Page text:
The Mediterranean Sea is often at sea state 4, or significant winds and waves.

Some defense officials were also skeptical about how well the U.S. military, the Israeli military, the Cypriot government, the U.S. Agency for International Development and others could coordinate with one another, particularly during war and on such a short timeline.

Key details hadn’t been fully sorted out days before the pier went into place, including how to ensure a steady stream of aid to Cyprus. Some private groups such as Fogbow, a private-U.S. security company that bought 1,100 pallets of aid for Gaza, sought approvals to bring aid over the U.S. pier. The company has yet to receive permission.

Other relief organizations, including José Andrés’s World Central Kitchen, opted to build their own pier off Gaza’s shore to deliver the aid.

The U.S. military pier was in place by mid-May, but weather damaged the structure May 22 and three U.S. troops were injured, one seriously. But the pier was still functioning.

A few days after that, parts of the pier broke off and the Pentagon announced that it had been damaged beyond use. The U.S. military moved the pier to Israel’s Ashdod port for repairs.

Those involved in the shipping industry in Cyprus described the pier’s suspension as inevitable.

“We know the weather, and we know the rhythm of the waves and the wind at any time of year, and we could have told it was not going to work," Miki Peleg, general manager of EDT Offshore, a Cypriot cargo ship-owning company that, with Fogbow, was contracted by the U.S. military to remove the pier, via tugboats, back to Gaza’s shores.

On June 7, the Pentagon announced that the repaired pier was reopening. Vice Adm. Brad Cooper, deputy commander, U.S. Central Command, told reporters that “issues with the pier stemmed solely from unanticipated weather."

Cooper said the Pentagon expected to “increase the volume of humanitarian assistance provided through the pier over the previous levels" after it reopened.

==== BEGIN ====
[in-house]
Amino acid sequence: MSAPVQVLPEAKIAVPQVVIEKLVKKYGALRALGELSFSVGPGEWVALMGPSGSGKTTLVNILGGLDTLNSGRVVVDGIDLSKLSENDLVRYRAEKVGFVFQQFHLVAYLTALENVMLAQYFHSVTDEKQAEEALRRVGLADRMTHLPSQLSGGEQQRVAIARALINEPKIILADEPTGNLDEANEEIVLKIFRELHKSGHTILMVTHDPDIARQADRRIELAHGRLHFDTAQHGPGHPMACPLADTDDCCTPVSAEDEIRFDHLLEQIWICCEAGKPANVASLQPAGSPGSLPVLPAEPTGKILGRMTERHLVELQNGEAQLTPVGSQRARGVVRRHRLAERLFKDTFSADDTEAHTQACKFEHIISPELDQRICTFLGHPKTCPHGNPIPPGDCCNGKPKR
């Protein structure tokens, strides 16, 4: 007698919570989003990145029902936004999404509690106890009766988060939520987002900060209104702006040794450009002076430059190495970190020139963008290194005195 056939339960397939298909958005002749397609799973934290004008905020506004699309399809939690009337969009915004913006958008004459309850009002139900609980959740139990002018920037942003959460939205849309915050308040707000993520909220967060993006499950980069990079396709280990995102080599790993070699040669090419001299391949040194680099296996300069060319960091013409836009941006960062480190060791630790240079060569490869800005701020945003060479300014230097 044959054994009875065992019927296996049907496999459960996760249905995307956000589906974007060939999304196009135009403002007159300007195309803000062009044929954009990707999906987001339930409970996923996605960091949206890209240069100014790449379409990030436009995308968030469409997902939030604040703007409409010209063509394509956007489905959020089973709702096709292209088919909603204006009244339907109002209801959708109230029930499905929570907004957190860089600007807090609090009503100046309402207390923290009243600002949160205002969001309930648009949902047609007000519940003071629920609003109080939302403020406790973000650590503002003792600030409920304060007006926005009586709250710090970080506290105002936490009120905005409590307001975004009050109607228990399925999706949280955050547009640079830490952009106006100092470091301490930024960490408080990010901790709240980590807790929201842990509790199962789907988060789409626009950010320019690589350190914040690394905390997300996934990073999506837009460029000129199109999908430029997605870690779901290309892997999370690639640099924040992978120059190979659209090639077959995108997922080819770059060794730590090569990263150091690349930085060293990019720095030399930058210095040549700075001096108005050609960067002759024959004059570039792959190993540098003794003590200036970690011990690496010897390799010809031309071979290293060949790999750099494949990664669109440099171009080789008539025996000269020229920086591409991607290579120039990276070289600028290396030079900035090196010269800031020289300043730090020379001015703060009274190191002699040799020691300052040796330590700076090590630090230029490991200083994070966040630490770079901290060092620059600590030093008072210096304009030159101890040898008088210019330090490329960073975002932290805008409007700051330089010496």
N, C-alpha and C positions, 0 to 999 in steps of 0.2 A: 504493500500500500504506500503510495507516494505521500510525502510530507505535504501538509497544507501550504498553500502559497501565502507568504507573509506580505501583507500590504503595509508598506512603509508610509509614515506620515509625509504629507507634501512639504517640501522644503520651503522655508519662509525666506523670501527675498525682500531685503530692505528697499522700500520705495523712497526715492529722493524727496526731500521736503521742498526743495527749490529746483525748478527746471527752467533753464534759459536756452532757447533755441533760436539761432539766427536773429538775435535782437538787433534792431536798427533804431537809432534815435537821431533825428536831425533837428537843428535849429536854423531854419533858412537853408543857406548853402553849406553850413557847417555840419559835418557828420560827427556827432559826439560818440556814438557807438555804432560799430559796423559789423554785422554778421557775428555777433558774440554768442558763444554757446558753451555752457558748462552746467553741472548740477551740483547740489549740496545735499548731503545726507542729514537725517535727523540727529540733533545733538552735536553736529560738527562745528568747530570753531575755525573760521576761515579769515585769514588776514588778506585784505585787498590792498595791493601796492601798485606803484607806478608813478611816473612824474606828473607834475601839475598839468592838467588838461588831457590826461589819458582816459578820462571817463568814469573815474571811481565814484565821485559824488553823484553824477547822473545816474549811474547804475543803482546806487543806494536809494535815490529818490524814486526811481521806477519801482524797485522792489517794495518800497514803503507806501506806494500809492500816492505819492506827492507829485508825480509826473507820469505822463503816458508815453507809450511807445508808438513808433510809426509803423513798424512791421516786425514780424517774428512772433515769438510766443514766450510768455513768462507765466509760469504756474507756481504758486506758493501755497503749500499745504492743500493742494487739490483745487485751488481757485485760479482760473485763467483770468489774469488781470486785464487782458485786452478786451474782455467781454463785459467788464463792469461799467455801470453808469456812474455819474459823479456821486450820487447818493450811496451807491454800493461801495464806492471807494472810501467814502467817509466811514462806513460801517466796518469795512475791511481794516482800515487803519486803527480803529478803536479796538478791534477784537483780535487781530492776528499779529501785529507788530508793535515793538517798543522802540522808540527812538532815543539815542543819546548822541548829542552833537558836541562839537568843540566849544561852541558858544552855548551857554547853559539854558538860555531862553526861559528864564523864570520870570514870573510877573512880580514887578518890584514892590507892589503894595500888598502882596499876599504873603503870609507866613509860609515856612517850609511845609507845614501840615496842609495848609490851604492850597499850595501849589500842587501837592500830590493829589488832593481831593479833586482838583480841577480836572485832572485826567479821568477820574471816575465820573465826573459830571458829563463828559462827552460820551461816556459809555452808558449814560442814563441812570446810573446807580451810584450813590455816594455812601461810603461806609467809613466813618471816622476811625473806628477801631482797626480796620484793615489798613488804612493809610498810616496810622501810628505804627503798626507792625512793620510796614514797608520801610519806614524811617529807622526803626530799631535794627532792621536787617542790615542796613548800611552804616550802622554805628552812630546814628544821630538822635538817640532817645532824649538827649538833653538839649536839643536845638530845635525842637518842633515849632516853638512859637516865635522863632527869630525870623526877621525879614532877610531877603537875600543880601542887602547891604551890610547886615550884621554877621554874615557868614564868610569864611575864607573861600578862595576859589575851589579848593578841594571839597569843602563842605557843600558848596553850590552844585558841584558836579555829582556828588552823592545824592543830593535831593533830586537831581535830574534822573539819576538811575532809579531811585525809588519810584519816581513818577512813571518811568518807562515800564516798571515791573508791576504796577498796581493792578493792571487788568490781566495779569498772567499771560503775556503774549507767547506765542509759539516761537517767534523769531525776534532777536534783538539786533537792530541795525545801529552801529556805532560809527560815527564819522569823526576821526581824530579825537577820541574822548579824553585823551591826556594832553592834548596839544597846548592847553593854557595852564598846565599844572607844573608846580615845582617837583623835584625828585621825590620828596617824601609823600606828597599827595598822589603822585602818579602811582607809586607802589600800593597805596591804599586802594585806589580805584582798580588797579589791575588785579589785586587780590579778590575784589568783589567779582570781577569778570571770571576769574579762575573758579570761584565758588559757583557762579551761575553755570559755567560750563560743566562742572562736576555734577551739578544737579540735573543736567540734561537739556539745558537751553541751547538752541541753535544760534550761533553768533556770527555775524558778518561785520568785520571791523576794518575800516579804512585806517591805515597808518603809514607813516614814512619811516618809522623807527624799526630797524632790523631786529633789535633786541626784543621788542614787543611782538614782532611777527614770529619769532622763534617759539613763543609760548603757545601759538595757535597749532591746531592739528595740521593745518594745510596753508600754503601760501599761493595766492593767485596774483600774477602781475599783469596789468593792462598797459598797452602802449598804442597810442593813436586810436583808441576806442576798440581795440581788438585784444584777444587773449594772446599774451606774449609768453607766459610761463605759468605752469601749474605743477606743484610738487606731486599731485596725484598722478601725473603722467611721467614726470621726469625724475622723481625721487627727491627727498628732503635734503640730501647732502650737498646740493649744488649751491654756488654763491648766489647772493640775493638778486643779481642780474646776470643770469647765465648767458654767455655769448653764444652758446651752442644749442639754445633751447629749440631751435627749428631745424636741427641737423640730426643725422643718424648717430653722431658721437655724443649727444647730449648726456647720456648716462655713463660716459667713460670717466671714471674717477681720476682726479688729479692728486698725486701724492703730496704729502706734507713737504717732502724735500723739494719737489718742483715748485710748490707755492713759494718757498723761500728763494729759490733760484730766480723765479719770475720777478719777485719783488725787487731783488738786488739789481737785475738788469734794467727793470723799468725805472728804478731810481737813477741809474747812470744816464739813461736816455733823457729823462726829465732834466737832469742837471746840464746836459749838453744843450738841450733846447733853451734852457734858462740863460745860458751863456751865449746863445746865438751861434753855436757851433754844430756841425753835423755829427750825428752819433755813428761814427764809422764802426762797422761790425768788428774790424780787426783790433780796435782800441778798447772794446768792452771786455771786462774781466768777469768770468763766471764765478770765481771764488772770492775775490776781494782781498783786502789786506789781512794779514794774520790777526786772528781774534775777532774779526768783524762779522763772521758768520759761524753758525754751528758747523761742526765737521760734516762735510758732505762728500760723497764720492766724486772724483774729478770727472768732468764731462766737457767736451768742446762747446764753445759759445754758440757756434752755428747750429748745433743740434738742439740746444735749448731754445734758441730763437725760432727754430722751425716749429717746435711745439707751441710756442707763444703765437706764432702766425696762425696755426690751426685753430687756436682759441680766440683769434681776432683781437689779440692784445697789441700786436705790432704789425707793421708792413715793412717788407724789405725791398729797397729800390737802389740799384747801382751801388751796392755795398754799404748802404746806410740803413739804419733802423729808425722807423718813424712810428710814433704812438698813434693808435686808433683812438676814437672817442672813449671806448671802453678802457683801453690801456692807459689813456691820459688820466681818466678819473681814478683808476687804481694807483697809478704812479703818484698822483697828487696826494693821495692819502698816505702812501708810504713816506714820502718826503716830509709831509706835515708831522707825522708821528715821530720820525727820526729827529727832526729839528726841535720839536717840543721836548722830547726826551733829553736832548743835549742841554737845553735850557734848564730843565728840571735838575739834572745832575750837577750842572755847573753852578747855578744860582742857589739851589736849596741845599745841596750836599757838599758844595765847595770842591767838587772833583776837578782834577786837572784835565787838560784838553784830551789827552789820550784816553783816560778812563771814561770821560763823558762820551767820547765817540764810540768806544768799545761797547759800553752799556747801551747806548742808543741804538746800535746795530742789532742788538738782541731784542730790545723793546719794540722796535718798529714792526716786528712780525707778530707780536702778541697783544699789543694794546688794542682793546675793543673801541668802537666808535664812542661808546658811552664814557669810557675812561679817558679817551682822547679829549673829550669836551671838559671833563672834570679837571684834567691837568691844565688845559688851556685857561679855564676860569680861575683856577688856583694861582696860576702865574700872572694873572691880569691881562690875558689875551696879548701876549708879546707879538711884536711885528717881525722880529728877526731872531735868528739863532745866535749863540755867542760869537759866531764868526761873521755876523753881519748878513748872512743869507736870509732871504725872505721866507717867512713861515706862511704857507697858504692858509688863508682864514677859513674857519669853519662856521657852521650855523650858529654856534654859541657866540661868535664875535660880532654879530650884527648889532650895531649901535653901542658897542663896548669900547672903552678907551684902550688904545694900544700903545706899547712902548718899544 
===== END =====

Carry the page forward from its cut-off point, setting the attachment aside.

At the port in Larnaca late last week, pallets of aid provided by U.S. Agency for International Development were being loaded onto a U.S. Navy support vessel in anticipation of the pier reopening.

Aid began traveling again from Cyprus to Gaza on Saturday, and U.S. Central Command said that roughly 1.1 million pounds of humanitarian aid was delivered to Gaza through the pier.

“Let’s see how long this lasts," one U.S. defense official said shortly after the pier resumed operations.

On Sunday, the United Nations World Food Program, or WFP, said it paused delivery of aid from the pier after two of its warehouses were hit by rockets during one of the deadliest days of the war.

“I’m concerned about the safety of our people after the incident yesterday" in Gaza, Cindy McCain, the director of the WFP, told “Face the Nation," addressing the suspended deliveries.

World Central Kitchen, which had relied on its own private pier, moved its staff out of Cyprus roughly one month ago, U.S. officials said, after seven of its workers were killed in Gaza in an Israeli airstrike. One World Central Kitchen staffer returned this week to determine what to do with its aid in Cyprus, a spokesperson for the organization said.

USAID, the leading provider of aid sent over the maritime corridor, said it plans to continue to secure supplies for delivery from Cyprus.

While the Pentagon has allotted enough money to pay for the pier to receive aid for three months, those familiar with its operations say they don’t expect it to last that long, at least not without multiple repairs.

If the pier shuts down permanently, the aid could end up being delivered by sea to the Ashdod port in Israel, and then sent along the very land routes the maritime corridor was meant to bypass.

Write to Nancy A. Youssef at